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Re: full recovery at vet checks?
In a message dated 2/20/99 8:25:49 PM Pacific Standard Time, email@example.com
<< but then if we're talking about uptake from the hindgut, and we've
developed those pathways during training, and we've been supplementing
with salts/water/fiber/carbs during the extended work, haven't we taken
care of that?>>
No. Here's what happens. After fuel-depleting, muscle-damaging exercise, the
body has two problems to solve. It needs to clean up the mess (which takes
energy) and it needs to rebuild tissue (also requires energy). So, the body
has to make a decision as to where it can count on this energy to come from.
If blood glucose is low and slow to recover, then, at some point within the
first two hours post exercise, the body goes catabolic. breaking down tissues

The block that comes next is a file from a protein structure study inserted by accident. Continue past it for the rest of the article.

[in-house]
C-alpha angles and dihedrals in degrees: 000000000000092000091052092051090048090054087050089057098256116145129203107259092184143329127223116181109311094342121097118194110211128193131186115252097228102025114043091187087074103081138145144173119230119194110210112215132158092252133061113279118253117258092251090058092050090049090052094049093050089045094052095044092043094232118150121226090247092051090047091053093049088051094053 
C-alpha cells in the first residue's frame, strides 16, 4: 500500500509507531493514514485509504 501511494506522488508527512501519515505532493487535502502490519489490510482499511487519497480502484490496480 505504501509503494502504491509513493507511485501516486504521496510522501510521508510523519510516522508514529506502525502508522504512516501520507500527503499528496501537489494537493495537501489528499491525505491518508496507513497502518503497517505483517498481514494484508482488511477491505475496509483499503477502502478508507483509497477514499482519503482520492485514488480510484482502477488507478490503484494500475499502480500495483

in order to repair others. This catabolic state will then last for about 48
If blood glucose is elevated rather soon after exercise (less than an hour is
preferred) then the body begins to cautiously go anabolic--rebuilding damaged
tissues using the energy that is provided by carbohydrate intake. Actually,
the anabolic state is accomplished by IGF-1 (Insulin Growth Factor) due to the
availability of carbohydrate-specific energy--fat plays no part.
Skipping the catabolic stage means skipping the stiffness and washiness of a
difficult recovery. Many racehorses, because of the way they're fed--or not
fed--require three days of recovery. A horse that gets a nice perky dose of
carbs within an hour of the race, and then more support over the next 4-6
hours, bounces back the next day like nothing touched him--even though repair
is still going on.
>>not that I'd take away edibles from a hungry horse just because the ride
was over, but I think we're just going around the same barn here again
and again. >>
It's a little more complicated than that--there are several barns to traverse
and each has its requirements.
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